- Westmoreland (Appellee)
- West Cutter Estates (Developer, Appellant)
This is an appeal.
20 Feet Restriction
homeowners' association seeks to enjoin the defendants from
completing construction of three single-family homes on the
ground that the construction violates a restrictive covenant
requiring that dwellings be set back a minimum of 20 feet from
the front line of the property.
Subject to Covenants
There is no dispute that the houses in question were subject to
the restrictive covenant.
15 Feet instead of 20 feet
The houses were being built at a distance of 15 feet from the
front lines of the respective lots.
lots per house
Each house was on two lots where the Df owned 6 contiguous lots.
First formed in 1917.
Incorporated in 1924.
No building shall be erected nearer than twenty feet to the
front of any lot, except in the business sections.
Supreme Court Queens County
Construction was halted upon application of the association.
Defendant Arg Contends Westmoreland had not standing
Use Douglaston, to say their particular need is recognized in
zoning cases for a broader rule of standing.
Where financial inequities between developer and individual
Court Response This case does not involve zoning.
It involves an equitable action concerning private restrictive
Traditional Covenant Rule
The traditional rule is that, irrespective of the intention of
the parties, a covenant will run with the land and
will be enforceable against a subsequent purchaser of the land
at the suit of one who claims the benefit of the covenant,
only if the covenant
complies with certain legal requirements. "
The age-old essentials of a real covenant" have been set forth
It must appear that grantor and grantee intended that the
covenant should run with the land;
It must appear that the covenant is one 'touching' or
'concerning' the land with which it runs;
It must appear that there is 'privity of estate' between the
promisee or party claiming the benefit of the covenant and
the right to enforce it, and
The promisor or party who rests under the burden of the
Under such a restrictive view,
civic and property owners'
associations, with no direct proprietary interest
in the land, would clearly have
no standing to challenge the violation of a covenant.
Court - Neponsit Prop. Owners Association
The realty company assigned to the plaintiff all of its right,
title and interest "in and to the said annual charge or lot tax,
provided for in the covenant of each deed theretofore made" by
the realty company, of lots or plots out of the subject tract of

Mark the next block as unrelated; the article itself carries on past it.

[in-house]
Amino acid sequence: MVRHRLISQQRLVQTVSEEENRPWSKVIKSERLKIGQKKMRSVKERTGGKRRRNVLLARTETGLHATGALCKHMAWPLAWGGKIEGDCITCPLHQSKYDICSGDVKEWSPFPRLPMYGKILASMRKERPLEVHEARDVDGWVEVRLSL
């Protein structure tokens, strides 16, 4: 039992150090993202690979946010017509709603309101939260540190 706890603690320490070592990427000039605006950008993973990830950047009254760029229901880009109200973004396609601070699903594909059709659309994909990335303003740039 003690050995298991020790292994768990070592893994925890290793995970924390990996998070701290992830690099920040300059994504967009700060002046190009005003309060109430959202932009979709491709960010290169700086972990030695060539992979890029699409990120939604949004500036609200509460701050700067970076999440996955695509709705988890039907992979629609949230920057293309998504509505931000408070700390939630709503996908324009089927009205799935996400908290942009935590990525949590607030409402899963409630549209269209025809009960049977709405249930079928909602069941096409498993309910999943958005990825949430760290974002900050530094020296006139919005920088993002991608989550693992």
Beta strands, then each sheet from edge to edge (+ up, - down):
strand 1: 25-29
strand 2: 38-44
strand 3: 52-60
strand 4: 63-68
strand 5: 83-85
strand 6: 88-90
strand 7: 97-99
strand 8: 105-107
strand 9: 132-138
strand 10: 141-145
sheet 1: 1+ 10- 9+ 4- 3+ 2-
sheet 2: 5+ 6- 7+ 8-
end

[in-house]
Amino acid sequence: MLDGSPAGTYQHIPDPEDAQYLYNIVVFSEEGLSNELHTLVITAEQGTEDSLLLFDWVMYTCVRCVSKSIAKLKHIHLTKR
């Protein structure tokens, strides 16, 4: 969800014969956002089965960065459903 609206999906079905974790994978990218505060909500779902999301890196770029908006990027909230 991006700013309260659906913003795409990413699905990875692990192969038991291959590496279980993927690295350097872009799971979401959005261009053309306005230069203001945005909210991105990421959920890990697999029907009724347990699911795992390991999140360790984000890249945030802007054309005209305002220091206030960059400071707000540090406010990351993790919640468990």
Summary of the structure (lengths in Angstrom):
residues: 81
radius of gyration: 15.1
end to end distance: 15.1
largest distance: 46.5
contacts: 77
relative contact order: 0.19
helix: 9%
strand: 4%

Significantly, the corporate plaintiff had not succeeded to any
of the land, nor did it have title to the streets or public
places upon which the charges assigned to it were to be
Court focused on the instrument that advanced property owners
The court did not, however, focus upon the corporate plaintiff's
lack of privity of estate.
Rather, the court emphasized the fact that the association had
been formed as a convenient instrument by which the property
owners might advance their common interests.
Privity was sufficient for the association
The plaintiff associations representative status was sufficient
to satisfy the requirement of privity.
Broadening of the Rules Spread expense
The individual home owner would have an economic disparity.
Even successful he will not be able to recoup his expenditures.
By granting neighborhood and civic associations standing in such
situations, the expense can be
spread out over a number of property owners, putting them on an
economic parity with the developer.
Four Factor Test to Determine whether an association has
These are the capacity of the organization to
assume an adversarial position,
Whether its size and composition reflect
a position fairly representative of the community or
interest which it seeks to protect,
The adverse effect of the decision
sought to be reviewed on the group
Whether full participating membership is available
to the residents and property owners in
These Factors Ensure
That the organization has a substantial identification with the
successors in interest of the original grantor, AND
That it will represent their collective interests.
Did not specifically name the Pl or provide for its prospective
Standing was found to have a substantial identification with the
property owners and to be an appropriate representative of both
the owners and the property to be benefited by the covenant.
Douglaston, Neponsit and Starkey
Douglaston provided a good rationale for expanding Neponsit
(supra) to eliminate the rigid requirement of privity.
Starkey further expanded it to include situations where the
homeowners association was not established by deed
The corporate plaintiff Westmoreland Association was formed as a
convenient instrument by which the property owners could advance
their common interests and that it has a substantial
identification with the real property owners in Westmoreland.
Given all of the aforementioned factors, the Westmoreland
Association qualified as a bona fide representative of the
residents and property owners in the subject locale.
Westmoreland had standing to bring this action, irrespective of
the fact that it may not have met the technical requirements of
privity of estate